Mike Napoli is what he is.
He is not the MVP candidate he played like in 2011, but for the other six of the past seven years, he’s been a remarkably consistent player.
Not counting 2011 when he hit .320/.414/.631 with 30 home runs, Napoli has put together four seasons since 2008 where he hit at least 20 home runs. Since becoming a full-time player in 2009, he’s walked at least 40 times per season every year and has posted an OPS no lower than .784. In 2011, he was a 5.6 win player, but in every other year since 2008, he’s been a 2-3 win player.
Even at his worst, which was likely his 2010 campaign in which he hit .238/.316/.468 with 26 home runs, Napoli was better than any catchers the Pittsburgh Pirates have.
Pirates catchers hit .218/.300/.392 in 2012, with 23 home runs, with most of that production coming from the surprising emergence of Michael McKenry, who came on strong last year and stole more at-bats from assumed starter Rod Barajas than anyone expected. Barring a repeat of McKenry‘s improbable month-and-a-half stretch when he hit .397 with eight home runs, the Pirates will be lucky to get production even that good next year.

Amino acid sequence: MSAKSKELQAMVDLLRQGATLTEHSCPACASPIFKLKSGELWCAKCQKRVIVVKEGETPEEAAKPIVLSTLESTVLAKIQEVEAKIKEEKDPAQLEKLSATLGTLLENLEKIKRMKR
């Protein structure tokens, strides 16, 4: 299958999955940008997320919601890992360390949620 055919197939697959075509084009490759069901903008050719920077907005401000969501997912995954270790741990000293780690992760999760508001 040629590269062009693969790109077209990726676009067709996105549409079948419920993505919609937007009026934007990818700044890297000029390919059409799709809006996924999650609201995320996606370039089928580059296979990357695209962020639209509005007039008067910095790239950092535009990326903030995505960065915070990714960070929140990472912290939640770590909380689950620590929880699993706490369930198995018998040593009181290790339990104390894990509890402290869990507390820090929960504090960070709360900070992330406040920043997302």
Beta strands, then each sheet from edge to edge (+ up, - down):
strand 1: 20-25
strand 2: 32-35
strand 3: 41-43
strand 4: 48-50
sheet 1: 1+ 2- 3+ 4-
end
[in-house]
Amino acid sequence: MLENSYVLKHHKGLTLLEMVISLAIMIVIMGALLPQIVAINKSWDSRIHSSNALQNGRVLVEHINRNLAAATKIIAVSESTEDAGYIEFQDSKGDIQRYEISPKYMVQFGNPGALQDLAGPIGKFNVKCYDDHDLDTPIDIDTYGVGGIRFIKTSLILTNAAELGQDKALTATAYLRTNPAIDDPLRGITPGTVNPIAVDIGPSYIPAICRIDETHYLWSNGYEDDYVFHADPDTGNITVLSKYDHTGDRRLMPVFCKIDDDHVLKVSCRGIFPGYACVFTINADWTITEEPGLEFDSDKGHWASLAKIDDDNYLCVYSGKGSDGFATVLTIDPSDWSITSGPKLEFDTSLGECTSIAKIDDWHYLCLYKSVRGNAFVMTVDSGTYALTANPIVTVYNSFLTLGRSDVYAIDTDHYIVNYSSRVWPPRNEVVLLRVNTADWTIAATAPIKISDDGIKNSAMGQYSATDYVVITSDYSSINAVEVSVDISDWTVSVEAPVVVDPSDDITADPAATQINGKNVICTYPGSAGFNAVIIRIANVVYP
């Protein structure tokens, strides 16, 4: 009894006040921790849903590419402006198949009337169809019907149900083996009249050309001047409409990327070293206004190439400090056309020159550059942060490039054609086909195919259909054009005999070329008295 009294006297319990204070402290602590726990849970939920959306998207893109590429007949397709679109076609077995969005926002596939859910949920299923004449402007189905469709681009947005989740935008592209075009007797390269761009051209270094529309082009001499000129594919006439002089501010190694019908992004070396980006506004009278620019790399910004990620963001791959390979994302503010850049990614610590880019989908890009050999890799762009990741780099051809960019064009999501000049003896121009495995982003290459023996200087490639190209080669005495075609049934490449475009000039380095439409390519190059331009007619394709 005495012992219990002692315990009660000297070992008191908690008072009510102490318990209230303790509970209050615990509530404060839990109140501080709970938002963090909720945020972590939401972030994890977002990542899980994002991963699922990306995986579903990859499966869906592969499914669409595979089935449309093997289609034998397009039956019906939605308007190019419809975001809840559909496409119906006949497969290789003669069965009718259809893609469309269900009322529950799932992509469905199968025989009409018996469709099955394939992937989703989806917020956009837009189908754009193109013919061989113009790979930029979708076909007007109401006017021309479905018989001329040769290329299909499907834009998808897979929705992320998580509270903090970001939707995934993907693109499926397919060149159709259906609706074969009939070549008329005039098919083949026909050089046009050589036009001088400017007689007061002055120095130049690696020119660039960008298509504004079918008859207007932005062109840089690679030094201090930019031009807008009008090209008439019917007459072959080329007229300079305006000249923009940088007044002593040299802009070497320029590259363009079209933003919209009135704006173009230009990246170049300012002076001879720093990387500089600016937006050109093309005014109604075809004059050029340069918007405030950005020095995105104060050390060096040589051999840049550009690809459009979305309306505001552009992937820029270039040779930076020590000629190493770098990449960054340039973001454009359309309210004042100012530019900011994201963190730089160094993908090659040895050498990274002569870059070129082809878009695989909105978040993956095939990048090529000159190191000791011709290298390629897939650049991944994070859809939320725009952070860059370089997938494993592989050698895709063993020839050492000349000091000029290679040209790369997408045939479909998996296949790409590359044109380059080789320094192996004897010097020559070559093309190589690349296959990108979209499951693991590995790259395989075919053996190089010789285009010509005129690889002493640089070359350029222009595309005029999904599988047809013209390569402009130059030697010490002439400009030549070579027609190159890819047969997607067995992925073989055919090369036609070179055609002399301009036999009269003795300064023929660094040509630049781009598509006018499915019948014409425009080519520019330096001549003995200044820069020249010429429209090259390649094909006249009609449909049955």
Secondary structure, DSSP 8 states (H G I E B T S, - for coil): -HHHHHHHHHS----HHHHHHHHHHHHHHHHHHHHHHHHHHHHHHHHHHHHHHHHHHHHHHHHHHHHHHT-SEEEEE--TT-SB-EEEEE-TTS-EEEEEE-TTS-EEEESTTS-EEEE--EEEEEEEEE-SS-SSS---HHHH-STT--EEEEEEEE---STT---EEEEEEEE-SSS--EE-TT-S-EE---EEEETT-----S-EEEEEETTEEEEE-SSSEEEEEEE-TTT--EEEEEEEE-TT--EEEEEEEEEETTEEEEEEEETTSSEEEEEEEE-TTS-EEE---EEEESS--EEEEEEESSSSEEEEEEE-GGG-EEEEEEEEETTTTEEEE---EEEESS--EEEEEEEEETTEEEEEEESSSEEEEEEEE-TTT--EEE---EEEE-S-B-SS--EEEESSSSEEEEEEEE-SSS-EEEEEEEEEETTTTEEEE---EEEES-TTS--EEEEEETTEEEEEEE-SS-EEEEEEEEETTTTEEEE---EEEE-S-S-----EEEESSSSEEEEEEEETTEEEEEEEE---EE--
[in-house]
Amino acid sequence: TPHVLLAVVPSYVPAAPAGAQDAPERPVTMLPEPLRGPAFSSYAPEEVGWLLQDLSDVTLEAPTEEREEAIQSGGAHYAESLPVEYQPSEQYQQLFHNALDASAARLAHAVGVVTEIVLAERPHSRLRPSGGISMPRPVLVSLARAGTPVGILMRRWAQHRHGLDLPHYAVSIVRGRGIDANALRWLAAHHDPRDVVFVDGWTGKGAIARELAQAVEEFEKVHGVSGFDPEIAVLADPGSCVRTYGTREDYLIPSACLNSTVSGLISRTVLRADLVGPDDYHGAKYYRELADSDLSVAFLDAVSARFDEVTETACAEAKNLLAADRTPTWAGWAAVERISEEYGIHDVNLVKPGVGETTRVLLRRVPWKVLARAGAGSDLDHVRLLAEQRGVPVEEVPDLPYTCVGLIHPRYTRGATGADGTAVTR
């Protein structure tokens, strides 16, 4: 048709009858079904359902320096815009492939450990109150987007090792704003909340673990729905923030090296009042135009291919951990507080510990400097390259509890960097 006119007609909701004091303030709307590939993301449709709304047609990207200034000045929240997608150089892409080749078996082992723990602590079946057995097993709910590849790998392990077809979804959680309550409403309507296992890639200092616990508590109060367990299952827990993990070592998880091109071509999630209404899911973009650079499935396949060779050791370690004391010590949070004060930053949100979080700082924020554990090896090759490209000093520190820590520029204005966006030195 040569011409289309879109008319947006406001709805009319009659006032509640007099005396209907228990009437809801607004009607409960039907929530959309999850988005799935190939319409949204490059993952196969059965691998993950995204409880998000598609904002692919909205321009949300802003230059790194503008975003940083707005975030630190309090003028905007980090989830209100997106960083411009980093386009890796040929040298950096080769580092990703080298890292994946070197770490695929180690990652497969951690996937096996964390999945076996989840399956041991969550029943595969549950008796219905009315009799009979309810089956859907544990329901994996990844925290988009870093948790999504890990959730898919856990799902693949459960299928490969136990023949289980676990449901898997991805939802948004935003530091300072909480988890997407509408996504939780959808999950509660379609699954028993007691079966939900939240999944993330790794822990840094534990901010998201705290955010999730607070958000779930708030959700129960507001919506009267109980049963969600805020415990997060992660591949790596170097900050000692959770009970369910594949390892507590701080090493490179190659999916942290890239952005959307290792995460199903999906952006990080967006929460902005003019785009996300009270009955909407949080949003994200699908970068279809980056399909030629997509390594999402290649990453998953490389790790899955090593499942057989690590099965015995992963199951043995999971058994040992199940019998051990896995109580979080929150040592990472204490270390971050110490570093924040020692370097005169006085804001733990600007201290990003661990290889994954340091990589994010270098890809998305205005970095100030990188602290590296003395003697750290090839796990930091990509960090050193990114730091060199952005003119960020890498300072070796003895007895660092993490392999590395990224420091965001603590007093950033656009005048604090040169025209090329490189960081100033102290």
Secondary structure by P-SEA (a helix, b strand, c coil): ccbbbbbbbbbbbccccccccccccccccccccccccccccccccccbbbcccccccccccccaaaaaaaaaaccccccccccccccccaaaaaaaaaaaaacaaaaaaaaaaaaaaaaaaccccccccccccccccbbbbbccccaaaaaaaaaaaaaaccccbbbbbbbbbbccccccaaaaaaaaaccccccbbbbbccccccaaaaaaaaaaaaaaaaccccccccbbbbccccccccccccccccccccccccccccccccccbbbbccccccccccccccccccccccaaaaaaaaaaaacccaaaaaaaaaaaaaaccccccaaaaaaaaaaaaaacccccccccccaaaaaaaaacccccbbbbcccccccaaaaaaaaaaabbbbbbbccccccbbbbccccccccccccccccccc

Rod Barajas is likely going to be one-and-done in Pittsburgh, with the Pirates unlikely to pick up his $3.5 million option for next year.
As beloved as he is by the fans, to the point that #startthefort was trending on Twitter during the summer in Pittsburgh, Michael McKenry is not a starting catcher. While his production was a pleasant surprise for the Pirates this summer, increased exposure to major league pitching showed the flaws in his game, as he went just 17 for his final 103 at-bats after peaking at a .285 batting average in early August. He is a nice backup catcher, and his power makes him among the best in the game at that role, but let’s leave it at that. Starting Michael McKendry is something the old Pirates would do – the same Pirates that have lost 20 straight seasons.
If these Pirates want to be the “new” Pirates, they need to make a move.
The nice thing about Naopil is that the Pirates can make a reasonable assumption as to what they will get out of their investment. They can essentially pencil Napoli into their lineup for 110-120 games, with a .250-.260 batting average, a .340-.360 on-base percentage, and 20-25 home runs.
If there is one spot where the Pirates need to increase their offensive production next season, it’s behind the plate. Additionally, the Pirates desperately need another right-handed bat to balance out the left-handed production they get from Pedro Alvarez and Garrett Jones.
There’s not much to work with on the free agent market, meaning Napoli could end up getting a sizable payday, but entering his 31-year-old season, shouldn’t command more than around a four-year deal.
As long as the Pirates offer him a contract based on his 2008-2010, 2012 production and not his 2011 outlier season, he will be worth the stability he brings behind the plate.